The passing of Peter probably also brings to a close, the influence of the Leach Tradition in Australia. Peter never worked or studied with Leach, although he used Leach’s ‘A Potters Book’ to guide his self-taught experiments into the techniques of stoneware pottery. Stoneware is taken for granted today, but in the post war period it was more or less unknown here and was seen as being so exotic and seemingly unattainable. Peter did visit Leach at St Ives in Cornwall, back in the 60’s on his Churchill Fellowship and Leach visited Australia and spoke and demonstrated at East Sydney Tech.

Peter more or less single-handedly brought into existence the full-time, Vocational Ceramics course in Sydney at the old East Sydney Tech (now known as the National Art School) by shear force of will and persistent, determined, tenacity. He was later joined by Bernd Sahm and Mollie Douglas as the core staff.

Peter Rushforth was a true gentleman in both senses of the word. He was greatly admired for his ceramic skills and his teaching abilities as well as his support for young artists. He had great sensitivity and empathy when dealing with students. He was well known for his cheeky, impish sense of humour. I remember one day he ‘liberated’ a bicycle from outside the ceramics Dept. and rode it around the throwing room, between the wedging benches and the wheels calling out instructions to the students as he passed by. “Don’t let that form get too wide or you’ll lose it” and “don’t open that lump of clay up yet, it isn’t fully centred”!  On another occasion he prevailed upon the teaching staff of the food-school at the Tech to make a large dish of sponge cake mix and we fired it in the big gas kiln for morning tea. This wasn’t a huge success, being slightly soggy on the bottom and a bit charred on top, but we all dutifully ate our share of the sponge-like layer between the char and the sog!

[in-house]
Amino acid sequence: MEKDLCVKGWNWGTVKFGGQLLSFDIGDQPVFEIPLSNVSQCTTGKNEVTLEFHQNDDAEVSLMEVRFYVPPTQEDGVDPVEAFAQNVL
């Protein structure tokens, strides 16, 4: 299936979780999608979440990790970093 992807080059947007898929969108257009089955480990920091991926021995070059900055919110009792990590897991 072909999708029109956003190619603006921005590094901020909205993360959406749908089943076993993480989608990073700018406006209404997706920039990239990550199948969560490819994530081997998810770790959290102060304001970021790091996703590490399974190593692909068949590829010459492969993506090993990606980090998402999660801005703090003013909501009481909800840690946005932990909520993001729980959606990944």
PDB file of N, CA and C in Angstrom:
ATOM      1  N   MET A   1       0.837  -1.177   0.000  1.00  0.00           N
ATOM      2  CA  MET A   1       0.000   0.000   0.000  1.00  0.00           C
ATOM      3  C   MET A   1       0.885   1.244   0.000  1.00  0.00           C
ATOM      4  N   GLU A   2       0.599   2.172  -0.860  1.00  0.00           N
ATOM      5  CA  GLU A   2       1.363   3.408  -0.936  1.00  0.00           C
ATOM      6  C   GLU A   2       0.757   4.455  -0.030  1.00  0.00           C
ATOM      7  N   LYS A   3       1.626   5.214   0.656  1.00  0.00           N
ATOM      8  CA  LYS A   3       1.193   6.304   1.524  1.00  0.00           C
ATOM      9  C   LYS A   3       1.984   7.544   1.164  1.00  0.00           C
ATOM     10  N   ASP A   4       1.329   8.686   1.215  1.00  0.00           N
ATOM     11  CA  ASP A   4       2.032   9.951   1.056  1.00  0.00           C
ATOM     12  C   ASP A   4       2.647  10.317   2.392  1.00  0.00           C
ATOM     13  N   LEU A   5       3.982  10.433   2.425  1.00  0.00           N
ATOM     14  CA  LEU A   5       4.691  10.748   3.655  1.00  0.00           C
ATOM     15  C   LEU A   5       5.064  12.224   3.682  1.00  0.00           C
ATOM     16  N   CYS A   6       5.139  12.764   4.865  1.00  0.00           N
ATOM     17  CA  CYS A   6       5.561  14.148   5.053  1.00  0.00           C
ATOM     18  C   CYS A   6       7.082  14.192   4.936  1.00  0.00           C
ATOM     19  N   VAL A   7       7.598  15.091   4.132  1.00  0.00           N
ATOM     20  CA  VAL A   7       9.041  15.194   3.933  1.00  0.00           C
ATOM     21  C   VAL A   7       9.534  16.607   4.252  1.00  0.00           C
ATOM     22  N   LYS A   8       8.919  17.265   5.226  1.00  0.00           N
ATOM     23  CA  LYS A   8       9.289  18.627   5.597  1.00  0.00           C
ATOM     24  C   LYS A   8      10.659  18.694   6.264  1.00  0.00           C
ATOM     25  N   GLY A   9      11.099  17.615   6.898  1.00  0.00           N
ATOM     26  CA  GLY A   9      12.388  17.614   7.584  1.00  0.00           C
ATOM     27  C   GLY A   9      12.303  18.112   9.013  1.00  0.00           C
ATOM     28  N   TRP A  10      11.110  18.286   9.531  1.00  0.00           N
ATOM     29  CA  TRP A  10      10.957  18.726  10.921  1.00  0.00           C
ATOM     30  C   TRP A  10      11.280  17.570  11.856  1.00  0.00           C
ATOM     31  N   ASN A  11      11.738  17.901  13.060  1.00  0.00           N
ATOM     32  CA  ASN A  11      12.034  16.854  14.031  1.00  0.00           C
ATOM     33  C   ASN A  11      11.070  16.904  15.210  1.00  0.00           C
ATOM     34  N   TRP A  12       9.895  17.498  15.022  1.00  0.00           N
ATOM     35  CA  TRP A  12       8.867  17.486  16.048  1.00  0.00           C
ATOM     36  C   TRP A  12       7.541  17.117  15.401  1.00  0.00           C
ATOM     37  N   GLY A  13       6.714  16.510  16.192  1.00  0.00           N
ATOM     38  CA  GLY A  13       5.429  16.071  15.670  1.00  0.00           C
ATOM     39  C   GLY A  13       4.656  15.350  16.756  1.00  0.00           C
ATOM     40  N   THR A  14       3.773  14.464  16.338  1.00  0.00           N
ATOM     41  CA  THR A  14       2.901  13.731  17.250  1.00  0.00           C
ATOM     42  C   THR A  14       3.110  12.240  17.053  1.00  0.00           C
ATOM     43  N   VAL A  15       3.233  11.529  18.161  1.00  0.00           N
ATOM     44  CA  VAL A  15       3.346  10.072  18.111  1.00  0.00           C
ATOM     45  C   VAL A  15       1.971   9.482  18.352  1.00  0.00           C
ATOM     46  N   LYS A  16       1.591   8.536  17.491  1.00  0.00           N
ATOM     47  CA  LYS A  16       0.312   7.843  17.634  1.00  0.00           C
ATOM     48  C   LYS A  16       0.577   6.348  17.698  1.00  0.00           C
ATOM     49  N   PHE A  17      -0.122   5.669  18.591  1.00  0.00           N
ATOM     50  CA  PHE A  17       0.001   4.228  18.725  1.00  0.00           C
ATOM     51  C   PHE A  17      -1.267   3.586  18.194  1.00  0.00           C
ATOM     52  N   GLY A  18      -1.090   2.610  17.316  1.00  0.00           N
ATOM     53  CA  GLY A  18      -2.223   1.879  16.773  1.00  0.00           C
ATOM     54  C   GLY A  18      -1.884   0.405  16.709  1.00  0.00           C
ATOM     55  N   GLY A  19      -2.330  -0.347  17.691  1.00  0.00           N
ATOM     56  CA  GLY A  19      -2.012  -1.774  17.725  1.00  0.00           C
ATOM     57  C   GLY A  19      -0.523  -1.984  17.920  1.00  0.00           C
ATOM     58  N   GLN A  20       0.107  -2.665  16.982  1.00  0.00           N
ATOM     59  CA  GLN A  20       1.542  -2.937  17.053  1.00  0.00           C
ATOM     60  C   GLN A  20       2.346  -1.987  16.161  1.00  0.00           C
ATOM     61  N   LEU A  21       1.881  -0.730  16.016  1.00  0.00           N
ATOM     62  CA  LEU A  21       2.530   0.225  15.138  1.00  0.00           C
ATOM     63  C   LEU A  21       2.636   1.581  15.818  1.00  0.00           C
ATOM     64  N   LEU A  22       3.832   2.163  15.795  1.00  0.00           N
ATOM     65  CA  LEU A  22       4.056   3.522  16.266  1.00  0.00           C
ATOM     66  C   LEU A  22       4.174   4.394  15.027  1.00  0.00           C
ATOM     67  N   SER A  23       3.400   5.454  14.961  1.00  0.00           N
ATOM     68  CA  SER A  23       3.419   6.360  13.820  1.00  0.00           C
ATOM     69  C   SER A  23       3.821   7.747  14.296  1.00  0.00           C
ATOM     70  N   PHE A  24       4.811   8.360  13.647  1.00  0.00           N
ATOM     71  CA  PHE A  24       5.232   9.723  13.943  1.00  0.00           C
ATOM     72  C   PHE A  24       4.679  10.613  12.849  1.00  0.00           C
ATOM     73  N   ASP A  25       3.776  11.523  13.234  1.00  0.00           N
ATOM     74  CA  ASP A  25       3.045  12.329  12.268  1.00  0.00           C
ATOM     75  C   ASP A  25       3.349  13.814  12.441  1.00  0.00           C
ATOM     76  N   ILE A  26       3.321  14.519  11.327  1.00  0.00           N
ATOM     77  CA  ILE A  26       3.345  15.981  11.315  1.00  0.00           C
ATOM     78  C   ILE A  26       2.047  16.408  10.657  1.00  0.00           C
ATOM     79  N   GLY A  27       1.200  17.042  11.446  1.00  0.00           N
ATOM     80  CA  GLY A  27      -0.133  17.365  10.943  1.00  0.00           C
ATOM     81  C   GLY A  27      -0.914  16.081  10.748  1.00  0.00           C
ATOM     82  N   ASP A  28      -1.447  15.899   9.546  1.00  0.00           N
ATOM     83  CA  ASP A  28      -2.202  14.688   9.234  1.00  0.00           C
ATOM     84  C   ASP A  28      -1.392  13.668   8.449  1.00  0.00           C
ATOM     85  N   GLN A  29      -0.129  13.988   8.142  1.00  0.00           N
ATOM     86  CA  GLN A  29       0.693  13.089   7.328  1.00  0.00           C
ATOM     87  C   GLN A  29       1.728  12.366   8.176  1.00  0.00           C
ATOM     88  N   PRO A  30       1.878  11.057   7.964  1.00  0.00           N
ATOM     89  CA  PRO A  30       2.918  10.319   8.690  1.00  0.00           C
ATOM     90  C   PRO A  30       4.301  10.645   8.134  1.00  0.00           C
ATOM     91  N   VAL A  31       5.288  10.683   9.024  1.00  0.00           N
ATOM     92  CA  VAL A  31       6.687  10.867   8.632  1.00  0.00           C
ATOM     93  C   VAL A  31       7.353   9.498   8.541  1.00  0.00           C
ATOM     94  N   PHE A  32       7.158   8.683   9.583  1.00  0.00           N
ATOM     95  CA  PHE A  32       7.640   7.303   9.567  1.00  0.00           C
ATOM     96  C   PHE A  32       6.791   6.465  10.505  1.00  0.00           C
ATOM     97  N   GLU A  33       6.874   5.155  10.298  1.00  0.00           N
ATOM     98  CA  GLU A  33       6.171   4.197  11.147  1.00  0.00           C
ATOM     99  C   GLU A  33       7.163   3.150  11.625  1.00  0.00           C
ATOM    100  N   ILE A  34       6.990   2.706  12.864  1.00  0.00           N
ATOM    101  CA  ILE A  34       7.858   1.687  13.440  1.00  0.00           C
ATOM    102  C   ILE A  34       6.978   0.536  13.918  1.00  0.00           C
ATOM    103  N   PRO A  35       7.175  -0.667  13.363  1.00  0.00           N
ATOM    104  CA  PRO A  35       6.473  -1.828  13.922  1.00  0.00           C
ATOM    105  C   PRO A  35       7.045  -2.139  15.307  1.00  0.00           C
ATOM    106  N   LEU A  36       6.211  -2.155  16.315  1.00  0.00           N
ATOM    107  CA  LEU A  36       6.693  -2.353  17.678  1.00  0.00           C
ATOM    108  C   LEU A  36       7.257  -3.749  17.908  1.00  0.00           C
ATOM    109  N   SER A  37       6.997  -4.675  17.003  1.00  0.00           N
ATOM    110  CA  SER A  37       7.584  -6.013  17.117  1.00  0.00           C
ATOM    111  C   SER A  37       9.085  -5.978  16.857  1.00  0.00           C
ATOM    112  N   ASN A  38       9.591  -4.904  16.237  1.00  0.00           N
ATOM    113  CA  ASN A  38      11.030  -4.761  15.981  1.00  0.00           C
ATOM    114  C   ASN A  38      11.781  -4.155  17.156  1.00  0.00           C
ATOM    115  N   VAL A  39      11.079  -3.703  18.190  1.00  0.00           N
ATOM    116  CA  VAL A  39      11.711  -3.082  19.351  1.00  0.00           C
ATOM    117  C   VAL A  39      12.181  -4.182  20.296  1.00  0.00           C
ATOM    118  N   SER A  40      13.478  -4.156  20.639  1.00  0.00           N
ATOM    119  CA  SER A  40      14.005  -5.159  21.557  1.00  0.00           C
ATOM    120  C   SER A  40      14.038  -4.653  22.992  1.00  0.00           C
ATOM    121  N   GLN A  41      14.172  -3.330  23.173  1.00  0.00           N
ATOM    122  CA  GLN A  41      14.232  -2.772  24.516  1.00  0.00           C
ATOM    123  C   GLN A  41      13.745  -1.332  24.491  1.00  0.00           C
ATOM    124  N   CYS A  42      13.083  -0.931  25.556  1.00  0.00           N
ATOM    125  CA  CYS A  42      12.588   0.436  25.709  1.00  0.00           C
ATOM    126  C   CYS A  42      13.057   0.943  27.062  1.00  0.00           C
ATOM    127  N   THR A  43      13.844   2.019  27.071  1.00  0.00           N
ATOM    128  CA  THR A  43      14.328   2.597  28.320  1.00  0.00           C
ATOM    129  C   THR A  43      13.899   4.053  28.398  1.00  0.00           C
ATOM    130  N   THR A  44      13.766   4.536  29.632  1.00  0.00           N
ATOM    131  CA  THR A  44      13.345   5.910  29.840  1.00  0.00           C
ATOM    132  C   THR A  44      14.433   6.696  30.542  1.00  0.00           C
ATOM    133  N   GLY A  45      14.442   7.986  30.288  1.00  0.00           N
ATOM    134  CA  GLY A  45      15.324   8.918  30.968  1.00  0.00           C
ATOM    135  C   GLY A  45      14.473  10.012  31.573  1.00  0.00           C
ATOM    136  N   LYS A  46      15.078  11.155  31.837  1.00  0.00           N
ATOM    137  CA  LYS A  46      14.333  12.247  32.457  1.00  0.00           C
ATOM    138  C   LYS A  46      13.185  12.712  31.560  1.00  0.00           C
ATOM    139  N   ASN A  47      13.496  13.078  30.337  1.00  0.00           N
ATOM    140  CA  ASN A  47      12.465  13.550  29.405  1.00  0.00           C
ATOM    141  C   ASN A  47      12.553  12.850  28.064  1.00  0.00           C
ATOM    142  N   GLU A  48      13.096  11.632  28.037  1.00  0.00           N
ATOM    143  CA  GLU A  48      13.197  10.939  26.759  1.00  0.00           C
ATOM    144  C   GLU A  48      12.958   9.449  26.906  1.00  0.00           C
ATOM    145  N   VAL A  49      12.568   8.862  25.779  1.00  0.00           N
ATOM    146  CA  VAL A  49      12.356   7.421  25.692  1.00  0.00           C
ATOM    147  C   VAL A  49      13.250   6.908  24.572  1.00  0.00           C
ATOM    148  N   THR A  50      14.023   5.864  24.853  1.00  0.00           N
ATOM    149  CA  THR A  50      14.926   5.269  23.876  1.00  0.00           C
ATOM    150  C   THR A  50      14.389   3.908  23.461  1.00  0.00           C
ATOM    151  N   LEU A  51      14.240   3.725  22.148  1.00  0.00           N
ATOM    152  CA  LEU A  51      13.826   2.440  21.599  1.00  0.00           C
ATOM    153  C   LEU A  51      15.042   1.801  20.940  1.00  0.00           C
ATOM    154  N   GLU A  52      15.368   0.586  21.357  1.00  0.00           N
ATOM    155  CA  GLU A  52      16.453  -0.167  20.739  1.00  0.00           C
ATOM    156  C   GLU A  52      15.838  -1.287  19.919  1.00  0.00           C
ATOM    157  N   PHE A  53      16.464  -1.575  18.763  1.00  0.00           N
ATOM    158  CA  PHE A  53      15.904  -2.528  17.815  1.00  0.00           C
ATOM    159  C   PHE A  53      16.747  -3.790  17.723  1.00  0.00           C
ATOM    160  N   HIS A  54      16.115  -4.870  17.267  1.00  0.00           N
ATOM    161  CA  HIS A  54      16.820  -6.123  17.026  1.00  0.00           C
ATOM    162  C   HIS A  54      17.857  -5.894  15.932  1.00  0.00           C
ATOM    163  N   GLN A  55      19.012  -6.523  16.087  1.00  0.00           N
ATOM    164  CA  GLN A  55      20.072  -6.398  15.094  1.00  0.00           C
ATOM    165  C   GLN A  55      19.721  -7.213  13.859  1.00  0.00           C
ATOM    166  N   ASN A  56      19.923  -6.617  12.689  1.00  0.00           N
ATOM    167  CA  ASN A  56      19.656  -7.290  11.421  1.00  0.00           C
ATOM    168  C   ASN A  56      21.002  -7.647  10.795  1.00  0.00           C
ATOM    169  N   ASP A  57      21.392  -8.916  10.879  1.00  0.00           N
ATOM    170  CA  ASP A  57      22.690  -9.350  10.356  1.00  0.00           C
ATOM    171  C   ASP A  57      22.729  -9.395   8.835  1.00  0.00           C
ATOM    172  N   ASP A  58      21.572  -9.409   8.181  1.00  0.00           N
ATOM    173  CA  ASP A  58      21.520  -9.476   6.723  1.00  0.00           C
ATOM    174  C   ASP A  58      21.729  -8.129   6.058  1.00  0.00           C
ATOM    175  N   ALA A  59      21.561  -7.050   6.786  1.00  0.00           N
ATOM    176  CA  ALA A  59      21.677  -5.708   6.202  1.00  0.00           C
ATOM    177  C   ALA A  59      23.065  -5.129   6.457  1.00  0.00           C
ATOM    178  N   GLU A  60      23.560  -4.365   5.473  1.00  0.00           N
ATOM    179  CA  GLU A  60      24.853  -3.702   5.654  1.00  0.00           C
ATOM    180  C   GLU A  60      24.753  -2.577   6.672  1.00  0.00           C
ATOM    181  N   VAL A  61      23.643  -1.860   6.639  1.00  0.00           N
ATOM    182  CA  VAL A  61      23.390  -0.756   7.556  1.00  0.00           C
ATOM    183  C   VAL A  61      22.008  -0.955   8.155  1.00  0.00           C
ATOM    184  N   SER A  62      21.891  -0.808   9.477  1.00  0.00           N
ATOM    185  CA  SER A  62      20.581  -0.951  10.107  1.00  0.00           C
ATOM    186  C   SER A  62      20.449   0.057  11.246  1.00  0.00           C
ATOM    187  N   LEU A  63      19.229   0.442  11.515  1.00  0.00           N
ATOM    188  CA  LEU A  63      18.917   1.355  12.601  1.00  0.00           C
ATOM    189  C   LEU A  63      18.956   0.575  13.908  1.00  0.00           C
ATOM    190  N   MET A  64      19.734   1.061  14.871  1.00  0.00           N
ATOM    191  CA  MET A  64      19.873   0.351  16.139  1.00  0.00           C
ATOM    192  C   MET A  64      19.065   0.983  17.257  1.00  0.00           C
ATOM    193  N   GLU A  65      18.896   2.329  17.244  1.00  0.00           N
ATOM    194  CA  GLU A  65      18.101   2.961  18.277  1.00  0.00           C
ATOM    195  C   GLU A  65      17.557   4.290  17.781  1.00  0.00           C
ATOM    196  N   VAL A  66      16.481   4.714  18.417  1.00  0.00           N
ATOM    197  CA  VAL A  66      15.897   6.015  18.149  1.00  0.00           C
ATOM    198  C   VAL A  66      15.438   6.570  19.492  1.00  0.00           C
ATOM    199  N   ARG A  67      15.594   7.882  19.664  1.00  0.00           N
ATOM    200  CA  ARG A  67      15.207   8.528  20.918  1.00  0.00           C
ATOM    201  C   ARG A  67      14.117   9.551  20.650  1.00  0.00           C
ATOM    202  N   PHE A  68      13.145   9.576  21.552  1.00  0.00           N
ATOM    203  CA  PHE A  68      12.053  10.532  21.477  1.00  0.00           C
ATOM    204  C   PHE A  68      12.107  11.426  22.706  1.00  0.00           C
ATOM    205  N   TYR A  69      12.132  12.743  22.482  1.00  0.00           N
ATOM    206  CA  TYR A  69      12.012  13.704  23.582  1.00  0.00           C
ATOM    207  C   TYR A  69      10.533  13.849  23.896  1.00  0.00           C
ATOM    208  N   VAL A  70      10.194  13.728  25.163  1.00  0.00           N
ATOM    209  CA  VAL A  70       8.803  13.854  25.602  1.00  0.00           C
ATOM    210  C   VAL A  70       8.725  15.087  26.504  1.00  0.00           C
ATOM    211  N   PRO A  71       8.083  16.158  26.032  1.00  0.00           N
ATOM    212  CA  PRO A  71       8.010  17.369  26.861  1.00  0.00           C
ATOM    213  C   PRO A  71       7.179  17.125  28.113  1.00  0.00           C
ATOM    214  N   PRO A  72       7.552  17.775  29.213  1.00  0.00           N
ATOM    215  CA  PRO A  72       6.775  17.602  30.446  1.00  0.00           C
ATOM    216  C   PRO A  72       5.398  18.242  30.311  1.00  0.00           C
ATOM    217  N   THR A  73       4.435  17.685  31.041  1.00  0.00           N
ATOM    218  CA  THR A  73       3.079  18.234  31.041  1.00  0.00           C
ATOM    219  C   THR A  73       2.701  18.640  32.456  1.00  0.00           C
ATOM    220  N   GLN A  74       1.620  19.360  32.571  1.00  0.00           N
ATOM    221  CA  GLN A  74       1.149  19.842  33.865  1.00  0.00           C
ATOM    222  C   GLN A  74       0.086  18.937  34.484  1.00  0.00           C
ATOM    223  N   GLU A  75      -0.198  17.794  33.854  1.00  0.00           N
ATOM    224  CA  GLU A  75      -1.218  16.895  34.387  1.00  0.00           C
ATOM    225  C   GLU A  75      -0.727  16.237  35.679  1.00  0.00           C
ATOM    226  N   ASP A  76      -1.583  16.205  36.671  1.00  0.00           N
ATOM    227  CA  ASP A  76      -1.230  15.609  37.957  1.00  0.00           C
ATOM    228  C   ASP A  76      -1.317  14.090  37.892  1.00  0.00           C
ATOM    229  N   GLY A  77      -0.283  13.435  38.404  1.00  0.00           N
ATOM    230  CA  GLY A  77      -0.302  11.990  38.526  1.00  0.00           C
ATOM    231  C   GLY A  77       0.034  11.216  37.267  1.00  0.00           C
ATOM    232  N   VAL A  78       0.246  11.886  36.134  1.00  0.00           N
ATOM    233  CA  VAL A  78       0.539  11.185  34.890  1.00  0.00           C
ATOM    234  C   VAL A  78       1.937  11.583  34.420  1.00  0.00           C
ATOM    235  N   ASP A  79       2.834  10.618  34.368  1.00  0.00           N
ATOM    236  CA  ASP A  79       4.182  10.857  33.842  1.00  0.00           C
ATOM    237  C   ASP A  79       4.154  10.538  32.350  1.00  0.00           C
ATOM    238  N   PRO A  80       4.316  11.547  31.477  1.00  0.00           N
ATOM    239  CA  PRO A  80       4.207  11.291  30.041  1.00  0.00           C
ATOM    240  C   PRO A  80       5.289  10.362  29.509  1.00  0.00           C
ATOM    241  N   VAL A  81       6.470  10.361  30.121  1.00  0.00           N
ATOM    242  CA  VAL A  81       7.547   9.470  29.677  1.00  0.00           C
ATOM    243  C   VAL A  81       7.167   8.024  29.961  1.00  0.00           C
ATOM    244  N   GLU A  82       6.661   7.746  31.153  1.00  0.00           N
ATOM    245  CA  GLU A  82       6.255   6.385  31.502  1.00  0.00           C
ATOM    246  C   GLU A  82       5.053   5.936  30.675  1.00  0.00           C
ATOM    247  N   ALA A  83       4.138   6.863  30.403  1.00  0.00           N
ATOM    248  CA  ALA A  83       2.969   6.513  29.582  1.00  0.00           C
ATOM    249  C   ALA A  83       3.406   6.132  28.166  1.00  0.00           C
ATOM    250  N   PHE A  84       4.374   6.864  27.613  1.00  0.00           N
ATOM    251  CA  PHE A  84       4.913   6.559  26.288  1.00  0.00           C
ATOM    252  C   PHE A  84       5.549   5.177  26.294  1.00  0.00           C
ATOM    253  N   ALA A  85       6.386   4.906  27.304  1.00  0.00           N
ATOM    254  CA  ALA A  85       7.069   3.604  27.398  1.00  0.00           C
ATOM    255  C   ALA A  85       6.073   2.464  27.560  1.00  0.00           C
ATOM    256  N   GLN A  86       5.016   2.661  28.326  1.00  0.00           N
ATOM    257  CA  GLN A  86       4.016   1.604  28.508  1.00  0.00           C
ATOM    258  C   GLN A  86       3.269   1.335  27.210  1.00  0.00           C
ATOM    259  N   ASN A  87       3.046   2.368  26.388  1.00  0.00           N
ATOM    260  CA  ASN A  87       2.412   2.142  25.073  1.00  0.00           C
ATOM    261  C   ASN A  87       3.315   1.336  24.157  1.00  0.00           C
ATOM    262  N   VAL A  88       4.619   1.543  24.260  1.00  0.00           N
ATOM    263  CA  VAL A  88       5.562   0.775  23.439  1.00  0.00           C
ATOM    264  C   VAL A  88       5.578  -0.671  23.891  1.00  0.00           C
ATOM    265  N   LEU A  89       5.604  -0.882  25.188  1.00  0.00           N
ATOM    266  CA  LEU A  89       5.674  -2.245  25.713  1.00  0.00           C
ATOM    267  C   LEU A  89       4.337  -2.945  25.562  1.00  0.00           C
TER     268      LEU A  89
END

Even though he became quite famous, he never lost his genuinely humble disregard for all the accolades that came his way. In his later life, he would say, ”why don’t they give these awards to a younger person, who is raising a family and paying a mortgage, someone who really needs it?”

One of the great enigmas that surrounded Peter was the fact that he had been a prisoner of war in Changi and on the Burma/Thailand railway. Yet when he returned to Australia, after the war, he embraced the Japanese ceramic aesthetic and later toured there on study trips. He became very close friends of Shiga Shigeo and Tatsuo Shimaoka and others. Everyone knew that he had been in the war, but he never spoke about it publicly. He just wouldn’t discuss it.